Bodiography Contemporary Ballet Company – Left Leg, Right Brain (The Frank Ferraro Story)
February 21, 2014
By Steve Sucato
Pittsburgh multimedia artist Frank Ferraro once said of living with Parkinson’s disease: “I imagine life not as a long road of misery, but the shortest distance to happiness.” In her ballet, Left Leg, Right Brain (The Frank Ferraro Story), director/choreographer Maria Caruso tapped into Ferraro’s optimistic outlook on life in telling his story before and after the disease. Performed by Caruso’s Pittsburgh-based Bodiography Contemporary Ballet Company at the Byham Theater, the ballet was for the most part upbeat in dealing with the serious nature of Parkinson’s disease in the way a New Orleans-style funeral deals with death; celebrating life’s joys rather than its sorrows.
The ballet opened on a film excerpt by Ferraro describing his life and his art before the disease. At its conclusion a dozen female dancers began the first of several group dances in which Caruso used them as a metaphor for Ferraro’s body and how the disease had slowly tightened its grip on him. Danced to a toe-tapping jazz score by Craig Davis and performed live by Davis, the Pittsburgh Festival Orchestra and singers Davis and Anna Singer, Caruso’s aerobic choreography gave the impression of a well-oiled machine. The peppy dancers moved through a succession of athletic jumps, turns and body rolls.
As the ballet continued, more film clip interludes described Ferraro’s loss of his sense of smell, a precursor to Parkinson’s and his troubles with his motor skills that hampered his career as a sculptor by denying him the safe use of his sculpting tools. Caruso then echoed the decline in Ferraro’s health in successive dance vignettes, interjecting into her choreography physical manifestations of the disease’s effect on Ferraro such as the dragging of a leg, the shaking of a hand, a limp arm and the occasional fall.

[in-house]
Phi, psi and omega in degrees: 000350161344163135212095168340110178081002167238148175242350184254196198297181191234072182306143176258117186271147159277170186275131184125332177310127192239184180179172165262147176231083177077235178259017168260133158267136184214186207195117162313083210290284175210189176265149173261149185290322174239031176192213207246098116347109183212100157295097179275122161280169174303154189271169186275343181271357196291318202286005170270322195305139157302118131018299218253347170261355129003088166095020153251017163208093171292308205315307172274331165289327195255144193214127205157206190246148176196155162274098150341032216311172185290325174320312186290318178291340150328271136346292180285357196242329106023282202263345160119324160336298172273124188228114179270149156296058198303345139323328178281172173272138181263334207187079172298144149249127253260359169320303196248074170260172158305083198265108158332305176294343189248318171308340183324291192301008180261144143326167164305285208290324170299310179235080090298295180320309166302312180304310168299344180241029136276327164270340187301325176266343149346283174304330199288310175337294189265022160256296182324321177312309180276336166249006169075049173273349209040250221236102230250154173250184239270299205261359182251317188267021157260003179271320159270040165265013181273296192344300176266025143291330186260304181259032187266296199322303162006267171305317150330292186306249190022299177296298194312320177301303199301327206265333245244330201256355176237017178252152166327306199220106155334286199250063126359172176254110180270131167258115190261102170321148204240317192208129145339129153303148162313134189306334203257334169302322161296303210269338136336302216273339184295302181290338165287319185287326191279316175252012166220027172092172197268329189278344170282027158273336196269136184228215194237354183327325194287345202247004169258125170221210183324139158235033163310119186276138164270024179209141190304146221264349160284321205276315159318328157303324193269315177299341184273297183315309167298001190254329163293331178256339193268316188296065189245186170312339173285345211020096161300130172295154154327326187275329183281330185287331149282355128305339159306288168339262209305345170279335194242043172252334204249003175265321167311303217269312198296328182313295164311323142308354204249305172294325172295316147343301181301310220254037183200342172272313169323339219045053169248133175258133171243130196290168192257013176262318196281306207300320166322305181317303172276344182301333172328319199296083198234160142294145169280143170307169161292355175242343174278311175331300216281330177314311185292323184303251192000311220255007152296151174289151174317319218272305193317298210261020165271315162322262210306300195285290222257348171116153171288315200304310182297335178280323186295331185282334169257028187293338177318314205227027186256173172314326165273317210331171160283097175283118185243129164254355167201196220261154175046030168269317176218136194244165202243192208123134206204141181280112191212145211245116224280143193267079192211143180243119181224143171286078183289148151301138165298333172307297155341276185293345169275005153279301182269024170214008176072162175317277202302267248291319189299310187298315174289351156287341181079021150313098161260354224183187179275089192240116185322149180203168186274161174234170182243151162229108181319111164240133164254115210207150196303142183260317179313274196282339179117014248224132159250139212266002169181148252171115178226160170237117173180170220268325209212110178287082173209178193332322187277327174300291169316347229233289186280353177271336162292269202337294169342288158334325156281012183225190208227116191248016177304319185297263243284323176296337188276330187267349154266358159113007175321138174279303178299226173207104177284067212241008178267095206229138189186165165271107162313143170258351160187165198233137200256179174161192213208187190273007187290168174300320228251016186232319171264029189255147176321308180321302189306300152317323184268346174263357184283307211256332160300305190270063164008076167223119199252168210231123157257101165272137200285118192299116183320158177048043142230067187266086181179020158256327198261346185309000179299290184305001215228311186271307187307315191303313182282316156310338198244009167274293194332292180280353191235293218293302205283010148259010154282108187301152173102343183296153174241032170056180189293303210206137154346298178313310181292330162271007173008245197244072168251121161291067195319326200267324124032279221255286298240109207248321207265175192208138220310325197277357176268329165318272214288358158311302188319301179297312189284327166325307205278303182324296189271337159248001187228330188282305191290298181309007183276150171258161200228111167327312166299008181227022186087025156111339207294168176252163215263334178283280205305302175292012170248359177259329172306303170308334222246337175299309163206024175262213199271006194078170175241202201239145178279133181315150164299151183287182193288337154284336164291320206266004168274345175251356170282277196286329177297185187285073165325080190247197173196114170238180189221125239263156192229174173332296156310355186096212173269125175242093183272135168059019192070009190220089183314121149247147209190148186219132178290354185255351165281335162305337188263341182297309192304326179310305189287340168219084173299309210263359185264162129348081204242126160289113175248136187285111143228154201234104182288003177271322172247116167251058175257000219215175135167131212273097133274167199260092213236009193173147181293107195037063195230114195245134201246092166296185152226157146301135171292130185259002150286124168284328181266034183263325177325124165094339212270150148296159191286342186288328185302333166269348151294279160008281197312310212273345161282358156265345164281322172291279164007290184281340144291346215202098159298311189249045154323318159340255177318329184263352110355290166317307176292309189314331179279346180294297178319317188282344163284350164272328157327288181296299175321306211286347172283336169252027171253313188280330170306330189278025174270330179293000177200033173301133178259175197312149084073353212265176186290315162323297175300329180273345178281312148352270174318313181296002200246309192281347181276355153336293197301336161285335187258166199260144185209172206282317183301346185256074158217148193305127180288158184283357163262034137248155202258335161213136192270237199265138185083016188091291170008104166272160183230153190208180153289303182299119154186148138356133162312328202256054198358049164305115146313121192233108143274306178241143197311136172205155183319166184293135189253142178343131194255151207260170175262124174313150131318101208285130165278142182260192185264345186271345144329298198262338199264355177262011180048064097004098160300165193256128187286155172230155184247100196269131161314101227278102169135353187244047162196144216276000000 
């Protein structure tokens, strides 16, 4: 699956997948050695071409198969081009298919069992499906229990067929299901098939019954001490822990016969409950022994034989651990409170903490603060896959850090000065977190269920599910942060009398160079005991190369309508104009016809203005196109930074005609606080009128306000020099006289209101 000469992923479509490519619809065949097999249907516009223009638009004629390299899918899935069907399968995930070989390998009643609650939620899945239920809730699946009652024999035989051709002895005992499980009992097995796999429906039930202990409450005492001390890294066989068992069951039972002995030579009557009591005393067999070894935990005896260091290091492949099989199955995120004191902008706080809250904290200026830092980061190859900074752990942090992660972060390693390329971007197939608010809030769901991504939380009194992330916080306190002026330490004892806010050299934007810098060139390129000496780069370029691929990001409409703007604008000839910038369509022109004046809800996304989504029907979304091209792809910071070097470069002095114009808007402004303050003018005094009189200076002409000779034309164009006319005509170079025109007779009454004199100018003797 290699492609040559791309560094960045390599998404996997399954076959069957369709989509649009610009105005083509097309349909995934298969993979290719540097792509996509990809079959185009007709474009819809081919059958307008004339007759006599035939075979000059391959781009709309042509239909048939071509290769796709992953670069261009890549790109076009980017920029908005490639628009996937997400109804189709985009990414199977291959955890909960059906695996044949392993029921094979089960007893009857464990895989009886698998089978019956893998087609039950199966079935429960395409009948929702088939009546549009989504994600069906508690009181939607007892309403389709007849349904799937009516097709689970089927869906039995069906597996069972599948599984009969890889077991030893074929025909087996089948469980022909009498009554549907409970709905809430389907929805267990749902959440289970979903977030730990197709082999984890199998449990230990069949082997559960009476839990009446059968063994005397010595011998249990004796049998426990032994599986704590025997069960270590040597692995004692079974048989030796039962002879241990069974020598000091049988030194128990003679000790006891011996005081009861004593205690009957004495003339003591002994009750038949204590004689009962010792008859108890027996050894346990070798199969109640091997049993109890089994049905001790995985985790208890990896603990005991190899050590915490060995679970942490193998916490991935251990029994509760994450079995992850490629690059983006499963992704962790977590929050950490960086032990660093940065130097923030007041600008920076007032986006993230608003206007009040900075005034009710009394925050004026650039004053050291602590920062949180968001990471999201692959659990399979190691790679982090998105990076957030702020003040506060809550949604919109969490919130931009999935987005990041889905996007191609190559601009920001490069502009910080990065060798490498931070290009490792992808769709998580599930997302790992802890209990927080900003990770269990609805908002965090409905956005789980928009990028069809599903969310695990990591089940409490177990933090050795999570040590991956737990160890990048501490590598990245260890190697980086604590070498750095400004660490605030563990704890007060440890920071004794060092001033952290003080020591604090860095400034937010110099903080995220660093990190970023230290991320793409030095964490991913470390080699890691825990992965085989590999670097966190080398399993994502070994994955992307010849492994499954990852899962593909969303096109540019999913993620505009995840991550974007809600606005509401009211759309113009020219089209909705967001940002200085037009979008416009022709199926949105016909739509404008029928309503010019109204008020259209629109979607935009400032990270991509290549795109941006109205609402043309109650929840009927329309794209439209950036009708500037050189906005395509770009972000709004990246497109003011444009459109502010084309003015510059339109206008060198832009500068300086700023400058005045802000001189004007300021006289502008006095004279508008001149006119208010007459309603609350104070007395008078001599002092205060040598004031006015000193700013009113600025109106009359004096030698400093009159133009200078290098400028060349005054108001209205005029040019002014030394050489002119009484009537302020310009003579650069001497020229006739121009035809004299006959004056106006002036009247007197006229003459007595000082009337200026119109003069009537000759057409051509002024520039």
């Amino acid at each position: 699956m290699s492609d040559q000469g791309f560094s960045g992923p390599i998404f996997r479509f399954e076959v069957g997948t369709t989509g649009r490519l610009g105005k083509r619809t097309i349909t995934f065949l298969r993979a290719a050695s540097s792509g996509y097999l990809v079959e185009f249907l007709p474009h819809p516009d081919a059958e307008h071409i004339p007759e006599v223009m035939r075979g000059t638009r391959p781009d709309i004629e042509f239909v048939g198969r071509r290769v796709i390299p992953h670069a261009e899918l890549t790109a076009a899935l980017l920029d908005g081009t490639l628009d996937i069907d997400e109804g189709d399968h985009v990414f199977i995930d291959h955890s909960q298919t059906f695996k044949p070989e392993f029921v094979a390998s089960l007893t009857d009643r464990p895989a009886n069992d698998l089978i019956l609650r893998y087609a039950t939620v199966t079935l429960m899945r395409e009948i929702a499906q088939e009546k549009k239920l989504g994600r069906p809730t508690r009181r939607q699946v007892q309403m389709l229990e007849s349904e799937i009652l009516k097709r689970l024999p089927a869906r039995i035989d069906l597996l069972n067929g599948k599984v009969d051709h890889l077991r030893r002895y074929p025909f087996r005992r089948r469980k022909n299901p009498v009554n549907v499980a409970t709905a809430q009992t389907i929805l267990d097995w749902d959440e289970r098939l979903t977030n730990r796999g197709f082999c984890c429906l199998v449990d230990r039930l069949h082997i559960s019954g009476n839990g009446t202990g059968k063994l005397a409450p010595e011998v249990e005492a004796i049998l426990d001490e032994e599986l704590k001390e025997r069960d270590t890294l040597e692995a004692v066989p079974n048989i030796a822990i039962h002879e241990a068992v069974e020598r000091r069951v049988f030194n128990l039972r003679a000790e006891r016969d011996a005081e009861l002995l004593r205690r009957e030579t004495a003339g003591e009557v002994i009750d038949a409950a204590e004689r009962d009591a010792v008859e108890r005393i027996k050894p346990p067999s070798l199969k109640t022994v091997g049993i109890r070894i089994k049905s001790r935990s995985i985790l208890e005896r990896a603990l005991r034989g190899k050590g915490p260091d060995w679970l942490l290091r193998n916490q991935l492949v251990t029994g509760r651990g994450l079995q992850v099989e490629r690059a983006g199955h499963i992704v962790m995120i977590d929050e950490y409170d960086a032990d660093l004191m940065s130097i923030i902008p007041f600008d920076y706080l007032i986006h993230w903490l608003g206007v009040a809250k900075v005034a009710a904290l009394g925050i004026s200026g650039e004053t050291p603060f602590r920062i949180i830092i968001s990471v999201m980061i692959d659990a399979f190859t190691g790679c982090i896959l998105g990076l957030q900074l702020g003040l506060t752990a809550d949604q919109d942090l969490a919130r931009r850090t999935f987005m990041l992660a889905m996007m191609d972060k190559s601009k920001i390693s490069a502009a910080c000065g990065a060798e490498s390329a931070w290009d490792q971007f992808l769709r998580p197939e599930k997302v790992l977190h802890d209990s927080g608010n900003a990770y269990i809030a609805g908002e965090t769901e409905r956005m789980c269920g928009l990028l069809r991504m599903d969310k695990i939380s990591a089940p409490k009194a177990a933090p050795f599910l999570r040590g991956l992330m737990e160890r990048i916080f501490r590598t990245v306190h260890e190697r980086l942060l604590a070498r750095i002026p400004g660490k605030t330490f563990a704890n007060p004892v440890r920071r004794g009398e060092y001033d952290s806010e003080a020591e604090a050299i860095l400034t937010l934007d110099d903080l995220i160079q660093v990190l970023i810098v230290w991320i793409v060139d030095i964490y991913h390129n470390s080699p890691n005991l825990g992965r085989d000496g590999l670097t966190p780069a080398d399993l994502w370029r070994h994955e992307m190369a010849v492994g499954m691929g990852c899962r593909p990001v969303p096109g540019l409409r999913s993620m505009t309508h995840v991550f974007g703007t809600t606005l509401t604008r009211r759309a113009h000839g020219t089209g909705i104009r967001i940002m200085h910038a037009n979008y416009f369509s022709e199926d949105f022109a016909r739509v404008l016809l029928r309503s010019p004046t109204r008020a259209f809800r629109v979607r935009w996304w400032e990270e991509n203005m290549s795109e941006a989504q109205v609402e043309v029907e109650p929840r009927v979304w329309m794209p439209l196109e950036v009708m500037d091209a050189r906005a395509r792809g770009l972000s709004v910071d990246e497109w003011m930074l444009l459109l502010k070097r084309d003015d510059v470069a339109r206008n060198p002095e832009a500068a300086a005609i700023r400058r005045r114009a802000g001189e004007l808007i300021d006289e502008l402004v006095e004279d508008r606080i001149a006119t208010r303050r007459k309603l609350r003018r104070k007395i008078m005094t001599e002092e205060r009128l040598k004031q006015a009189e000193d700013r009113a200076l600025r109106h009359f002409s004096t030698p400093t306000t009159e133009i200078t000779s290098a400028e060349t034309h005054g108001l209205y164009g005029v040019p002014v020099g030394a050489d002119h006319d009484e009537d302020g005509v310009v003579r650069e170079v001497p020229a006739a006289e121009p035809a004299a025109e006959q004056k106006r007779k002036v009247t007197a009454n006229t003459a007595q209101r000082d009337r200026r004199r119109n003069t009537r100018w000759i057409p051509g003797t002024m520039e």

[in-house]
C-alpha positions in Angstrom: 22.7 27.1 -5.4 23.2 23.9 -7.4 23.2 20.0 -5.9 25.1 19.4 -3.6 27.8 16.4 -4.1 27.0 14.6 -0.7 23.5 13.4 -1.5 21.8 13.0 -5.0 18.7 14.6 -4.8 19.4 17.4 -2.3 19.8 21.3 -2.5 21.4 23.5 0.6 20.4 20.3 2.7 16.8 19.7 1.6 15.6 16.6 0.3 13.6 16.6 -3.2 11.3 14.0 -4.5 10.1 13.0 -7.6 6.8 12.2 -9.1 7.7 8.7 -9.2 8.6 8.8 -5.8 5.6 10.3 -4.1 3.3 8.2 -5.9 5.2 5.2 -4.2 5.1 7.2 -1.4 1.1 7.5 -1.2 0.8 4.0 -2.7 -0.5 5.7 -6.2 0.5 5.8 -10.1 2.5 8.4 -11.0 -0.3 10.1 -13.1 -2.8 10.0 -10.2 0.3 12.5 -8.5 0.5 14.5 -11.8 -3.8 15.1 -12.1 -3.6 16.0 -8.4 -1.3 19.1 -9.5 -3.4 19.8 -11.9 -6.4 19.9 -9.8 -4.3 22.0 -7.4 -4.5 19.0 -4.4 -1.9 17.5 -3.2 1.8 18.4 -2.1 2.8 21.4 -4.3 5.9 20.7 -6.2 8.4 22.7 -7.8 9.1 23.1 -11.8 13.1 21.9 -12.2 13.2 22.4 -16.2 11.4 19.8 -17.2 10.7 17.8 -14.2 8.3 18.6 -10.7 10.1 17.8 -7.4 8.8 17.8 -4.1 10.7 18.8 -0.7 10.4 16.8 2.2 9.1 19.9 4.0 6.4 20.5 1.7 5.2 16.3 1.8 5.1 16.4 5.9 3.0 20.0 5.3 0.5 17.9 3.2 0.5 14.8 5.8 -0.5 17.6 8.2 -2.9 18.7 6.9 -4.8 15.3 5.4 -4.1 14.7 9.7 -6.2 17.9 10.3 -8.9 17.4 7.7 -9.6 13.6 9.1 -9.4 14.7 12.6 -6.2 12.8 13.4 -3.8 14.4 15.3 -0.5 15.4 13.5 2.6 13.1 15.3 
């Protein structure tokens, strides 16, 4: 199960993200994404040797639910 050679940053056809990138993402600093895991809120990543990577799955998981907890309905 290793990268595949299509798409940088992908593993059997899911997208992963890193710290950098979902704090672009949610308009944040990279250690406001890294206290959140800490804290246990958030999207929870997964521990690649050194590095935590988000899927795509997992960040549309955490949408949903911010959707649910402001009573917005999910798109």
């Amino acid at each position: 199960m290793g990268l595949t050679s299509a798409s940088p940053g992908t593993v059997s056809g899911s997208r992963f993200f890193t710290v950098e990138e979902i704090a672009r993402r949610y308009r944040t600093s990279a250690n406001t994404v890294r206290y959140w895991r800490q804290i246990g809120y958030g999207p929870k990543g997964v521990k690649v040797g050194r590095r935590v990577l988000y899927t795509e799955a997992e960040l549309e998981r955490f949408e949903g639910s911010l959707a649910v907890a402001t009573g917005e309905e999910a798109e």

While the intent in the choreography was visible, Caruso’s somewhat repetitive and rudimentary movement for the dancers failed to engage and lacked the emotional impact Ferraro’s film clips had.
Later in the ballet, Caruso herself took the stage as a physical representation of the disease. Costumed in a black cocktail dress and heels, Caruso acted as a seductress luring the other dancers to drink champagne with her; perhaps representing in drink form the ongoing spread of the disease throughout Ferraro’s body. In predictable fashion the number of dancers actively dancing dwindled until one remained refusing Caruso’s aggressive siren call. The lone dancer represented Ferraro’s defiant fighting spirit against the disease and ended the ballet on a spirited note.
Despite its somewhat flawed execution, Left Leg, Right Brain (The Frank Ferraro Story) was lifted by fantastic music, enthusiastic performances by Bodiography’s young dancers, touching film clips and an overriding message of hope via the indomitable spirit of Frank Ferraro.